At the same time, the Ottoman 4th Army came under sustained attack in the Hills of Moab, at Es Salt and Amman. The battles raged throughout the night and into the next day, allowing 21 Corps to begin outflanking the 8th Army. Meanwhile the Desert Mounted Corps completed their encirclement of the Ottoman Army, securing the important defiles of the Carmel Range.
The Ottoman armies were trapped. The Entente forces held aerial and numerical superiority. Nablus was captured and a devastating aerial bombardment cut off the line of retreat along the Wadi el Fara road. Waves of British and Australian aircraft passed over the Ottoman column of retreat. The attack was due to last five or six hours, but the Ottoman forces were totally destroyed within 60 minutes. The wreckage of hundreds of vehicles, wagons, guns, and dead or wounded troops lay scattered along a six-mile stretch of road.
By 21 September, Ottoman forces around Nablus were broken, allowing 20 Corps to round up prisoners. The Australian Light Horse had been upgraded to cavalry. Now armed with sabres, they had the opportunity to use them in brutally over-running Ottoman troops at Samakh.
Elements of the Ottoman 4th Army were deployed away from the destruction at Sharon and Nablus, and still posed a risk. Receiving word of the losses at those battles, they began a northward retreat. Again British and Australian aircraft caused heavy losses on the retreating forces, as Chaytor’s Force took Es Salt and Amman.
As the last desperate elements of the 4th Army reached Ziza they found their path blocked by the ANZAC Mounted Division. Pursued by Arab irregulars embittered by years of occupation, they surrendered en masse to the Anzacs rather than face slaughter at Arab hands.
In the entire battle, the Entente had inflicted losses on the Ottoman Army of over 25,000 killed, wounded or captured, effectively ending their ability to continue the war.
The way to Damascus, Beirut and Aleppo now lay open to Allenby. Ottoman stragglers who had escaped the destruction at Megiddo continued to filter north in the hope of regrouping. What followed was one of the most remarkable military pursuits in history. Chauvel led the Desert Mounted Corps northward, covering over 100 miles (160km) in three days and crossing the Golan Heights.
On the morning of 1 October, the most advanced unit, the 3rd Australian Light Horse Brigade under Major Harry Olden, entered Damascus in pursuit of fleeing Ottoman troops. He was obliged to accept the city’s formal surrender, much to the annoyance of Lieutenant-Colonel TE Lawrence, who had planned a grand ceremony in support of the Arab insurgents’ claim to self-rule.
Meanwhile, the 3rd Indian (Lahore) Division headed to Beirut, and the 7th Indian (Meerut) Division towards Baalbek. Homs was also captured on 16 October. Lawrence’s arrival in Damascus allowed Chauvel to continue his pursuit north, covering a further 185 miles (296km) to Aleppo, which fell on 25 October. Five days later the Ottoman Army capitulated, suing for peace.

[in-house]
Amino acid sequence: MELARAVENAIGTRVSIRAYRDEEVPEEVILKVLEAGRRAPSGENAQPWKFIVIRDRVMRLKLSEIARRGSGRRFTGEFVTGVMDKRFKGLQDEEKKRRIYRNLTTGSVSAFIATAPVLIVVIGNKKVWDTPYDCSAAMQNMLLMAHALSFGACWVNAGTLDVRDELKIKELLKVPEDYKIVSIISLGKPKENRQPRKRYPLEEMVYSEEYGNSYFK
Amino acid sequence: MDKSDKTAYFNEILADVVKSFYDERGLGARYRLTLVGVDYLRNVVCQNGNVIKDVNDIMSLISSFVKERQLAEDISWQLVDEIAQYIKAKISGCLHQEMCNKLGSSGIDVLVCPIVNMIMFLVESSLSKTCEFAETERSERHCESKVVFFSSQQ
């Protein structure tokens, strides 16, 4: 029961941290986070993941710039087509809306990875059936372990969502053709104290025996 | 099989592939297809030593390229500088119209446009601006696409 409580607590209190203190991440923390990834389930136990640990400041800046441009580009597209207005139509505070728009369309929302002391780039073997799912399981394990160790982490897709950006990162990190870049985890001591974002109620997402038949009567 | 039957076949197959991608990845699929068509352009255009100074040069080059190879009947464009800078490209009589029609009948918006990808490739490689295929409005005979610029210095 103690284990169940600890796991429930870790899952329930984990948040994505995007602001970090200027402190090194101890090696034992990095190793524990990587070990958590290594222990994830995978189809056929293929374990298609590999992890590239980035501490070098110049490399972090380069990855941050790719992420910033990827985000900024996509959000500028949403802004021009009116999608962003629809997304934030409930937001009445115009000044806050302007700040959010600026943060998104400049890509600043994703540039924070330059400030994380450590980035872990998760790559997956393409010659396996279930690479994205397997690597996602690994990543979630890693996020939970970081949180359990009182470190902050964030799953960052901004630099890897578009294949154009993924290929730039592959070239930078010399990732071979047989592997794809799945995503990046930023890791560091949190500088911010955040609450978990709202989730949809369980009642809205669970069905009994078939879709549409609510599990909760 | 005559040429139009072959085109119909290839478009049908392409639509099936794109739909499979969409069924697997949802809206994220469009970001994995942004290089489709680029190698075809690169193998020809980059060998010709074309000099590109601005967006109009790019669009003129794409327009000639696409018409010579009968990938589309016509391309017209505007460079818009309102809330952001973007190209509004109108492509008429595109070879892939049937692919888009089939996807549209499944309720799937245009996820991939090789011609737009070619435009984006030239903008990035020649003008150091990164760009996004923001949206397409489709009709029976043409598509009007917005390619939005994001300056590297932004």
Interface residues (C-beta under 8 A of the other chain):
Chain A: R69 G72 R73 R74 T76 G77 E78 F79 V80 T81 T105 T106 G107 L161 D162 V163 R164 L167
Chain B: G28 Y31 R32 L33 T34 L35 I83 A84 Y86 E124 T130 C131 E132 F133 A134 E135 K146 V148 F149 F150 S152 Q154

The Ottomans agreed to demobilise their armies, surrendering their garrisons and territories outside of Anatolia and permitted the Entente to occupy Constantinople and the fortresses of the Dardanelles and Bosporus.
The 600-year-old Ottoman Empire was subsequently partitioned, separating the Turkish and Arab regions. Much of Arabia was granted independence. A Turkish nationalist movement then arose, triggering the Turkish War of Independence (1919-23) and resulting in the creation of the Republic of Turkey.
The League of Nations granted France a mandate over Syria and Lebanon, and the British a mandate over Palestine, Jordan and Iraq. However, nationalist movements soon arose in these regions with several states eventually achieving independence.
The Ottoman Empire’s partition continues to affect the Middle East today. In drawing the boundaries of what would become Iraq, Jordan, Israel, Syria, and Lebanon, the Allies paid little attention to the ancient tribal, ethnic, and religious differences that are at the root of much of the current conflict in the region.
Victory at Megiddo owed much to the British Army’s horses. However, at the end of the war over 20,000 animals were sold locally for food or work as it was cheaper than shipping them home. Many cavalry soldiers were dismayed at the fate of horses that had carried them through the campaign.
In response to the hardships faced by former Army horses, Dorothy Brooke, the wife of Major-General Brooke commander of the Cavalry Division in Egypt, later established a free clinic for horses in Cairo. The Brooke remains a charity that works to relieve the suffering of working horses, donkeys and mules in some of the world’s poorest communities.